I don’t believe that Google will ever eliminate anonymous content from search, but for content that you feel comfortable publishing under you own name, the future value of of Google’s Authorship program becomes clear.

Now that you know the benefits of Authorship, I highly encourage you to check out the flowchart I made to get your own account setup with Google Author Tags. I feel it is the best piece of how-to content I have worked on.

 

SlideShare vs Scribd

Quick Summary

SlideShare is best for hosting high-quality, business focused presentations and documents. The clear choice if you are willing to pay for a premium account that offers analytics and lead generation. 

Scribd is for best for bulk document uploads or high-quality imbedding options for your own site. You give up a strong branded experience for free analytics.

SlideShare vs Scribd A comparison of services which one is right for you

Why use either?

  • Another way to reach customers. Both of these sites have broad reach.
  • A way to host your presentation or document with the option of imbedding it on your own site.
  • Another way to capture share of search (i.e. more search results that have your content).

How SlideShare and Scribd make money influences their sites and should influence your decision on which to use.

While both sites have advertisement on them. Slideshare allows users to select a pay option to completely remove ads from your document and user page. Scribd doesn’t offer any premium package for the brand (i.e. the uploader) and instead runs ads against all upload document. If getting someone to download your document is a goal, Scribd likely isn’t the best service for you. See this from their advertising page:

[A]fter 6 weeks, a document uploaded to Scribd it is no longer freely available for download. The user must then either upload a document to get one in exchange, or create an archive membership for unlimited downloads.

Traffic and the kinds of traffic

Both sites get similar amounts of traffic with Slideshare increasing getting more, but I think the key is the kind of traffic each site get and how they brand themselves. Slideshare is focused on business information including presentations and reports, while Scribd seems to allow almost anything. If you have a look at the Scribd home page and featured sections, most of these pages focus on consumer oriented books and textbooks.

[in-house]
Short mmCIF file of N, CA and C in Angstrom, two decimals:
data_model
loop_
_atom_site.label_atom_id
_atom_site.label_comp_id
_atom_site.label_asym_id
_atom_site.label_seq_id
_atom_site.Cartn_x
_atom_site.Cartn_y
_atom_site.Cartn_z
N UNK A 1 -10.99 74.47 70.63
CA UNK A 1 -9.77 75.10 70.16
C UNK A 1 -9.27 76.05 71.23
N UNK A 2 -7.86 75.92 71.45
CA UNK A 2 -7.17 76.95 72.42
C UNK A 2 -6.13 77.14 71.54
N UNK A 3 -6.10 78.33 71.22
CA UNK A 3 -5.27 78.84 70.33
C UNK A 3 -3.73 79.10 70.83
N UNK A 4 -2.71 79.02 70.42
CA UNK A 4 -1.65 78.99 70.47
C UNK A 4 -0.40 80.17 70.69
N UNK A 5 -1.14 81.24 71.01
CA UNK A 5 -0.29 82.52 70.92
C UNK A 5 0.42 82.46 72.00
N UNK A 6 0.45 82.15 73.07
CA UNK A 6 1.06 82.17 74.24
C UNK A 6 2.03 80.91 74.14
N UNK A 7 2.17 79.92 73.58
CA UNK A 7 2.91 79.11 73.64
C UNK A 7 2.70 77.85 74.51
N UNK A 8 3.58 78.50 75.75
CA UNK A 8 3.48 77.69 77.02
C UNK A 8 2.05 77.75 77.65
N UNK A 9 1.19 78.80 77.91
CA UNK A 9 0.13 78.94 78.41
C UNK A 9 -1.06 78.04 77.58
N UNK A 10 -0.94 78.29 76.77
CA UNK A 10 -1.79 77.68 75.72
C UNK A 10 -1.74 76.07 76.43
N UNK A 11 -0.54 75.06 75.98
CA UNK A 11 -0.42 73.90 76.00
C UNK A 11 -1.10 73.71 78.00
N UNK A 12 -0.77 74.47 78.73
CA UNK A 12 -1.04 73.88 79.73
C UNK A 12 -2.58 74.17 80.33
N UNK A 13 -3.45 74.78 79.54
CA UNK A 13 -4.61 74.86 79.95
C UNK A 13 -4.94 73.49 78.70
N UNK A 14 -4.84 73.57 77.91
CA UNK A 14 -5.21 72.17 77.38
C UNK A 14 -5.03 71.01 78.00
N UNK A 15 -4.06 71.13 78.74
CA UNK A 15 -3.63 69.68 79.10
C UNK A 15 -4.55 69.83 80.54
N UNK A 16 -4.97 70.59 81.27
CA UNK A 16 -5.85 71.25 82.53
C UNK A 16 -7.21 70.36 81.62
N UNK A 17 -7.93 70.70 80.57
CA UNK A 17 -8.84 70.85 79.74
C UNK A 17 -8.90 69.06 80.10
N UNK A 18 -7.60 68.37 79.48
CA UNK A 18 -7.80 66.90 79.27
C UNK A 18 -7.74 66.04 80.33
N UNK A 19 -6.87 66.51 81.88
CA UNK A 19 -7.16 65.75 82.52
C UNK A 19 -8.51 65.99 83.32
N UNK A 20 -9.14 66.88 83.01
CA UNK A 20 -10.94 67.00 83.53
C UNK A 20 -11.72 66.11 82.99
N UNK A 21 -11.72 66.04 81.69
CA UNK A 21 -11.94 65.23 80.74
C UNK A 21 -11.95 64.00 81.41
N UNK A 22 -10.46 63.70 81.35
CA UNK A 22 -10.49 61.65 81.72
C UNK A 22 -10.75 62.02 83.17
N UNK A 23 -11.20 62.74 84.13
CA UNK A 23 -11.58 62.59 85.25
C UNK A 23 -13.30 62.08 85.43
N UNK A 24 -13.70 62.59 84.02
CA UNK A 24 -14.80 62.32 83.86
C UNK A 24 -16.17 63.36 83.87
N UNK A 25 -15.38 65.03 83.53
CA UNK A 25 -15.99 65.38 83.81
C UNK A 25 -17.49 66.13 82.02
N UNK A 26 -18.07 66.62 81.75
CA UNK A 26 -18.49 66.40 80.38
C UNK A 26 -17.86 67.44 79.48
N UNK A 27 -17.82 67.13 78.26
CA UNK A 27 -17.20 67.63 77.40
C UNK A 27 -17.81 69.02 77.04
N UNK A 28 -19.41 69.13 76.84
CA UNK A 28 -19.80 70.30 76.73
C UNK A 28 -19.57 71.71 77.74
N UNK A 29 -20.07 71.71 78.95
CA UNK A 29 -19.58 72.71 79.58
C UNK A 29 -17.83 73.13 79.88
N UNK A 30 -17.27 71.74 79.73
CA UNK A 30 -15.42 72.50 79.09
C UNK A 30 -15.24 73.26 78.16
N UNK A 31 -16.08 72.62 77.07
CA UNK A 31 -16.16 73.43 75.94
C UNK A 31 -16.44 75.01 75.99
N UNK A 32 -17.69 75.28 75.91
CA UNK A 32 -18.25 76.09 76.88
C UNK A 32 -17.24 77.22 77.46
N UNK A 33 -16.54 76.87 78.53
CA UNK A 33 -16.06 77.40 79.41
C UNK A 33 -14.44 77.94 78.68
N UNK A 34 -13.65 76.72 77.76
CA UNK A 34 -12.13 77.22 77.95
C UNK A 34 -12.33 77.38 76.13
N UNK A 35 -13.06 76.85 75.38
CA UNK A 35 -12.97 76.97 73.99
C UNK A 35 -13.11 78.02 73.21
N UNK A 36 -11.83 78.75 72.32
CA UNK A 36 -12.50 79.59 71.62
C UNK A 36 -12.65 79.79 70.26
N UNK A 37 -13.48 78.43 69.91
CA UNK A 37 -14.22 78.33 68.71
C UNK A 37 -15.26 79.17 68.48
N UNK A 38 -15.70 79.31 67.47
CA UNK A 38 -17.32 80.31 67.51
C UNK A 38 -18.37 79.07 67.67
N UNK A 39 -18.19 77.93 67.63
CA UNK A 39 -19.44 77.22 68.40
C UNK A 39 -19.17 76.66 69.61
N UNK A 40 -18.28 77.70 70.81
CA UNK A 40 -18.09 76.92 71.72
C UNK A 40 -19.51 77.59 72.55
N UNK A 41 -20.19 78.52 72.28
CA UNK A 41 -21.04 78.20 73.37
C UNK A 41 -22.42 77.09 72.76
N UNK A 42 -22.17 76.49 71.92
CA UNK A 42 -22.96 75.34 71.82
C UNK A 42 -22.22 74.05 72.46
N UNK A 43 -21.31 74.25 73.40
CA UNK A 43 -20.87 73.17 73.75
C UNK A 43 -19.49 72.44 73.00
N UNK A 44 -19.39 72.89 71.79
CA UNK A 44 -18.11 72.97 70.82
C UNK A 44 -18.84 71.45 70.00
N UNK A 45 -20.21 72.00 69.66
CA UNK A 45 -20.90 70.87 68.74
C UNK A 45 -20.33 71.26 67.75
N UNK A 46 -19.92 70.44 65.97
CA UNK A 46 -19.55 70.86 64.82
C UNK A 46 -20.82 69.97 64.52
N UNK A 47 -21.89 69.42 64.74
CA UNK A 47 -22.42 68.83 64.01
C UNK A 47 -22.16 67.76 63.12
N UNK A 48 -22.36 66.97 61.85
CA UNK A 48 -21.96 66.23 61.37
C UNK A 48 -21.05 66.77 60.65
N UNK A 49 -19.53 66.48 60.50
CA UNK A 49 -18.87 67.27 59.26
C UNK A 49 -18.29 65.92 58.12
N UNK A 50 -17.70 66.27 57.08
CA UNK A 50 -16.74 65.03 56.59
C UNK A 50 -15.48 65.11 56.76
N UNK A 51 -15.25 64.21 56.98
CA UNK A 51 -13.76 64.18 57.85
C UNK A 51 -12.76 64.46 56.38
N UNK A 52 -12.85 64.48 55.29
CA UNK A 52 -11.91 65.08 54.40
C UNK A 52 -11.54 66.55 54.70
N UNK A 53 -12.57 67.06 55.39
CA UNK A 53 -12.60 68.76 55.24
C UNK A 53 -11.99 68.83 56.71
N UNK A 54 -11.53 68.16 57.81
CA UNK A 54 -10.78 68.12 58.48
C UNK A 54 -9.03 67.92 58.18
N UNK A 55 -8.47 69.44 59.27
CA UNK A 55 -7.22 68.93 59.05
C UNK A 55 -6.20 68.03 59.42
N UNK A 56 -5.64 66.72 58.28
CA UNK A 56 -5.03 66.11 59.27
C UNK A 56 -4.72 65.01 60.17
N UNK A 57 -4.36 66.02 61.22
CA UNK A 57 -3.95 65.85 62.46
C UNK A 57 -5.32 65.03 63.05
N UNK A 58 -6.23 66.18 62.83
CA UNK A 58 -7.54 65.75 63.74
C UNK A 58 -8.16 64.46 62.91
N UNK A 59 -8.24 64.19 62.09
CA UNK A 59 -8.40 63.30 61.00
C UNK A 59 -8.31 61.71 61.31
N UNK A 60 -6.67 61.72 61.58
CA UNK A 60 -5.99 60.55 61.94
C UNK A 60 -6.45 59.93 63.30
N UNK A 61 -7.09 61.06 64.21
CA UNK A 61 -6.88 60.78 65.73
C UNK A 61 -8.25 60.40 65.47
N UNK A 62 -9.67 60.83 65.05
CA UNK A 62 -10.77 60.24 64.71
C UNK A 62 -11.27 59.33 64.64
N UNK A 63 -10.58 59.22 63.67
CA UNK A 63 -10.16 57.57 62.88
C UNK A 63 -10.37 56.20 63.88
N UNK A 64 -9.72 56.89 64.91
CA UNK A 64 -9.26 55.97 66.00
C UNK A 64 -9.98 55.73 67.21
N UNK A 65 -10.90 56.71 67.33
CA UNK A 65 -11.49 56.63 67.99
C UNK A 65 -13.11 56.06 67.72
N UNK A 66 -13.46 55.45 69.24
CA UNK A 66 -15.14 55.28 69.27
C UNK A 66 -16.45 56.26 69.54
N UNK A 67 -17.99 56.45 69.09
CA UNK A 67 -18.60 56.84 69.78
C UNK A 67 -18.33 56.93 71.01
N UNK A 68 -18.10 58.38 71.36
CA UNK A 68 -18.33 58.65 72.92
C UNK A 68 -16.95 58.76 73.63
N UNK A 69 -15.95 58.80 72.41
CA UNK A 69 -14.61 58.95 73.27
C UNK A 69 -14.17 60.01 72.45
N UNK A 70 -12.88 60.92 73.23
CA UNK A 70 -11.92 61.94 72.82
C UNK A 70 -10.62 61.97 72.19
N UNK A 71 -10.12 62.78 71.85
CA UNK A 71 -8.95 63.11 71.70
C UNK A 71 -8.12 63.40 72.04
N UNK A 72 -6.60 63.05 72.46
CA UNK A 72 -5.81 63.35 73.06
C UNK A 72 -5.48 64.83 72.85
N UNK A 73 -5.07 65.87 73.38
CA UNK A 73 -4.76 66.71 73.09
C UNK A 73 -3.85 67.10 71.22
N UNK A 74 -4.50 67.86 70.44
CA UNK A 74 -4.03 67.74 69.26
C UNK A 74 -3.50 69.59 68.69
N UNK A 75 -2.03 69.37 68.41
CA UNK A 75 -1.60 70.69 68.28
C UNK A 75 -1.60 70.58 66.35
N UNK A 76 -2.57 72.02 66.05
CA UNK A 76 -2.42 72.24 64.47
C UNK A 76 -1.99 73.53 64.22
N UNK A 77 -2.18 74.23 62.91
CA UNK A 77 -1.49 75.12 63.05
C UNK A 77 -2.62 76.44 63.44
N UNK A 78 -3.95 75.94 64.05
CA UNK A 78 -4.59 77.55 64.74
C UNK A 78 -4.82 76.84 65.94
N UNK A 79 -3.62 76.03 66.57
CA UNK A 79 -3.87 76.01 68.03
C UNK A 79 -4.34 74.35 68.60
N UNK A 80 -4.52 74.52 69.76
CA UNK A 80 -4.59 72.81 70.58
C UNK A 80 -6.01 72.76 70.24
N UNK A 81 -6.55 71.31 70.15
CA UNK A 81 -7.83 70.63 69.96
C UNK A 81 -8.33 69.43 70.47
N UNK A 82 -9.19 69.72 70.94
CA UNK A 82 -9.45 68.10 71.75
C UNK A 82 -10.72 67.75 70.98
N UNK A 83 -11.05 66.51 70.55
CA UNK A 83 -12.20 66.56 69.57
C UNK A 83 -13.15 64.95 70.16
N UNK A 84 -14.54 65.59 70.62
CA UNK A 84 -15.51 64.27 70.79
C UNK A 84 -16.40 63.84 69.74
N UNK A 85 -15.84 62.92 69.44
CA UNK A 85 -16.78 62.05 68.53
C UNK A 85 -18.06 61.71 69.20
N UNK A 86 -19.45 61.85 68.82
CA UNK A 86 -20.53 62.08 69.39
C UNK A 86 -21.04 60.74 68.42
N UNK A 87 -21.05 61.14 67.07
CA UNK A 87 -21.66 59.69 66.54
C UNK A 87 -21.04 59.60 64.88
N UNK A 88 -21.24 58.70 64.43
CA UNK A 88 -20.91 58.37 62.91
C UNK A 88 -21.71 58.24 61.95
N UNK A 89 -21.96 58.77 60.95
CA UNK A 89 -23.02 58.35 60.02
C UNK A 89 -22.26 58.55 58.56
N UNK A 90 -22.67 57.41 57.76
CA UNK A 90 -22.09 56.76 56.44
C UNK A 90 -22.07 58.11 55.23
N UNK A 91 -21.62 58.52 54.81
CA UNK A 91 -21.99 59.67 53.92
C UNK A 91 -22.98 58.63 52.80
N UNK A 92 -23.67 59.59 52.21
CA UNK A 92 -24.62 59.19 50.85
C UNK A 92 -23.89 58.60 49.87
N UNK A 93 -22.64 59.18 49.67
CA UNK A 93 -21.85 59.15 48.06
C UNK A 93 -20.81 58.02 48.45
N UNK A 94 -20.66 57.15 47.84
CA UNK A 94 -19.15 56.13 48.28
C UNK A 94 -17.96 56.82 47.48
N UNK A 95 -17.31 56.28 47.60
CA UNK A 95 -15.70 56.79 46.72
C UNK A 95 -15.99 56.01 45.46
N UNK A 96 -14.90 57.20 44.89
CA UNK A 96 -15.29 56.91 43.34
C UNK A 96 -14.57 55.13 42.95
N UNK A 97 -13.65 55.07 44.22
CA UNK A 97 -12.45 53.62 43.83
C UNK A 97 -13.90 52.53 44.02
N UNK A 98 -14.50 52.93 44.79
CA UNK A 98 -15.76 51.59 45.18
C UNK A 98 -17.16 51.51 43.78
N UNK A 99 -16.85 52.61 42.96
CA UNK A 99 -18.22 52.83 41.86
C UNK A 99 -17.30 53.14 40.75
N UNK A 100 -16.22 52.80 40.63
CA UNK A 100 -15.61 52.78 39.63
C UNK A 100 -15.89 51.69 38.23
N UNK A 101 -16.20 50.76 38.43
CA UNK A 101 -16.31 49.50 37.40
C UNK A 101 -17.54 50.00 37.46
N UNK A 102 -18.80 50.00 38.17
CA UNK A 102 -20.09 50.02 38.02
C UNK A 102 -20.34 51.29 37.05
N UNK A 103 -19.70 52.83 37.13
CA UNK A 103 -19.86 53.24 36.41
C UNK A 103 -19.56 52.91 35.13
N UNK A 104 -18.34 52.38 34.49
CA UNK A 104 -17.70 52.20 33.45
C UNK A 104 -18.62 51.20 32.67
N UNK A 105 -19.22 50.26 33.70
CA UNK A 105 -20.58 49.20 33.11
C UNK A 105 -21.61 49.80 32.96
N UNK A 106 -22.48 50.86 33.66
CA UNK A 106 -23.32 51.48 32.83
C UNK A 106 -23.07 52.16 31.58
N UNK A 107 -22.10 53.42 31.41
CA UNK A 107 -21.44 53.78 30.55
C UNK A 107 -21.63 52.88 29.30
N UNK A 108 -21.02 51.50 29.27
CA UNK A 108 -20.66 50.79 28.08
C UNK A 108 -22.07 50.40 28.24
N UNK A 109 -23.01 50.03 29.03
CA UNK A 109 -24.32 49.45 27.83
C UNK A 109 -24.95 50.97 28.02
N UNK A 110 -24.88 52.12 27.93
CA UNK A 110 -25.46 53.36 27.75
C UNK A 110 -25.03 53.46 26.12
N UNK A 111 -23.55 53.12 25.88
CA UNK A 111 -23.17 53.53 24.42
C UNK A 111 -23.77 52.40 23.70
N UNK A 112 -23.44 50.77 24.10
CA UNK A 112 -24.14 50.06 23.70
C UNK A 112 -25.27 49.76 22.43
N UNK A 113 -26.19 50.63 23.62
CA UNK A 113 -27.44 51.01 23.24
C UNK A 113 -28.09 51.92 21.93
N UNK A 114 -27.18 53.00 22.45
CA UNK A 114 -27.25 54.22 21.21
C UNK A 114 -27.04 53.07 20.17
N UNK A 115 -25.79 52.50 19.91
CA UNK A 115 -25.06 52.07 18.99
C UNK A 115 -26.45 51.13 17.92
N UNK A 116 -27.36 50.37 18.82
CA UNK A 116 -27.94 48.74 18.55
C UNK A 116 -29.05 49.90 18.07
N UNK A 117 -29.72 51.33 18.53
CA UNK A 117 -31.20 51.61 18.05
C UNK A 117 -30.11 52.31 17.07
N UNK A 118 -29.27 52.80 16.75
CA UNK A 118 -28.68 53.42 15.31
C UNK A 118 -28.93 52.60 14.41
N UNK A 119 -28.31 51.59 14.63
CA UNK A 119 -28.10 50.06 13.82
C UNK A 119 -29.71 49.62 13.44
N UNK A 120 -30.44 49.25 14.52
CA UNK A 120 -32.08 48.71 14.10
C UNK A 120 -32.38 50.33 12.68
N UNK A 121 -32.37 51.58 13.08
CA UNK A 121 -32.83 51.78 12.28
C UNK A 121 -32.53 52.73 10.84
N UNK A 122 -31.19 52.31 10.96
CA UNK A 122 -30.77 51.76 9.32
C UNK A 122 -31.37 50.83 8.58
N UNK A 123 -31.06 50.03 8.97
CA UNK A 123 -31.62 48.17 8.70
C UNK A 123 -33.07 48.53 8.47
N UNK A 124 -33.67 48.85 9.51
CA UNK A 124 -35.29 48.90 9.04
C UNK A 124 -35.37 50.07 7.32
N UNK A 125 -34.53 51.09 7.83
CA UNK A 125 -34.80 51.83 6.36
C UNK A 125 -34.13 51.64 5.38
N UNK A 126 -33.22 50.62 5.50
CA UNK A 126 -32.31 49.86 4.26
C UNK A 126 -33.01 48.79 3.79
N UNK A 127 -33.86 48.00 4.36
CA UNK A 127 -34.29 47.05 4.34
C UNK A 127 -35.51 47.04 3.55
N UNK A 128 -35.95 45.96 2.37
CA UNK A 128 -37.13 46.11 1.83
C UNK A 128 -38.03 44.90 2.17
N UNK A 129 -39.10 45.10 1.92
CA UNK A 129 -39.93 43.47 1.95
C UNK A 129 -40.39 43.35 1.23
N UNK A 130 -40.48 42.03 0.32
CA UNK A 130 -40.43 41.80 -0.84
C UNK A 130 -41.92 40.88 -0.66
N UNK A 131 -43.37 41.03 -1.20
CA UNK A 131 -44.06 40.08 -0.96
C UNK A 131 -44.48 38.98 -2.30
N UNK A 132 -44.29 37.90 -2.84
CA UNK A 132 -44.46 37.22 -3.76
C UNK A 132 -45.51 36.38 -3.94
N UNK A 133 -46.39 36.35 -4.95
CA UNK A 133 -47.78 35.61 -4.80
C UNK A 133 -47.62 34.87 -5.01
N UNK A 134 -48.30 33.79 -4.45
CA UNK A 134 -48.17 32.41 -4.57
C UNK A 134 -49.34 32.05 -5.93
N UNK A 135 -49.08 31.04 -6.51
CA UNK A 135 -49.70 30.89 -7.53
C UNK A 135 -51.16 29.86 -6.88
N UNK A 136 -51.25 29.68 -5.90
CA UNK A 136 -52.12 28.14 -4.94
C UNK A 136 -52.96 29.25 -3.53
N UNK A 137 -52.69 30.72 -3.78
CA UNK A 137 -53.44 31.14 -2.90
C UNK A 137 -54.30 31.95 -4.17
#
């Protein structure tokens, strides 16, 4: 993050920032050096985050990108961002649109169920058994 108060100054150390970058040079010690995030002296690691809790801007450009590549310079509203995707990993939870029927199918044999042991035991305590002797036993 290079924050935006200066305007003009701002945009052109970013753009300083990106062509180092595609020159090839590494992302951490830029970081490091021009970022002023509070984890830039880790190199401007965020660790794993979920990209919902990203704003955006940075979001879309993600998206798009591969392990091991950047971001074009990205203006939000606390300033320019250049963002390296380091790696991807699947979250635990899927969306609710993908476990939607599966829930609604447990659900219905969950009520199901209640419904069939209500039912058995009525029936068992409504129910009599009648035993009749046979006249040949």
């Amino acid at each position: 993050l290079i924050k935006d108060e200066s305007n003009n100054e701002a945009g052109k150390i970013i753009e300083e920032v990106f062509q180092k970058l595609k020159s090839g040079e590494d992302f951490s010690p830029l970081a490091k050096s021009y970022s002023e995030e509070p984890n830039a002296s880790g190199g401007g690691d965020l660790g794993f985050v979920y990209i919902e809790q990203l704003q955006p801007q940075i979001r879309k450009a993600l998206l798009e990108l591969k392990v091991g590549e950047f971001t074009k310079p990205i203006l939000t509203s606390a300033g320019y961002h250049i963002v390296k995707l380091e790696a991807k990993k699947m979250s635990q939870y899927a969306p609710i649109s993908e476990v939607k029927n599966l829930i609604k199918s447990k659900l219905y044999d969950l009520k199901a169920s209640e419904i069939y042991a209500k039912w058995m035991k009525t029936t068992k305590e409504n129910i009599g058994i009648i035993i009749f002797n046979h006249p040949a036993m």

I rarely see Scribd rank for Google searches I do. It could be that I am not doing the right kind of searches, but I have done thousands of various industry, marketing and general searches in the past year and have seen one or two Scribd result from all of those. This could be because they lean toward books and government documents (thus why I don’t think they are the ideal fit for myself or many clients). So that gets them some serious volume.

On the other hand, I routinely see Slideshare in the first page of results for many searches.

High volume uploads favors Scribd

One advantage of Scribd is that their code for embedding provide a superior presentation of content. This has resulted in online publishers like TechCrunch and Mashable using Scribd to imbed documents on their own sites.

Scribd is also the best choice for bulk uploading and hosting of documents. When you have hundreds of documents that need to be shared, Scribd is a superior solution to Slideshare. This is reflected in Scribd being the official document share site for the U.S. Federal Goverment including the White House, Congress and FCC.

The Experience

Slideshare offers the ability to pay a premium to remove ads. Scribd does not.

In addition, Slideshare premium users can control their own pages look which allow brands to better control the user experience.

That said, if you don’t want to pay a premium for hosting or analytics, Scribd is a good choice since they provide analytics for all their accounts and don’t charge any fee.

As I mentioned earlier, if getting someone to download your document is a goal, Scribd likely isn’t the best service for you due to them forcing readers to pay for a premium service or upload a document in order to download.

Downloads can be particularly important for larger purchases in the B2B space where the researcher might not be the decision maker.

Summary

Both services do an exceptional job of doing what they do. If you are focused on lead generation, promoting thought leadership and are willing to pay a premium, SlideShare is the site you should choose.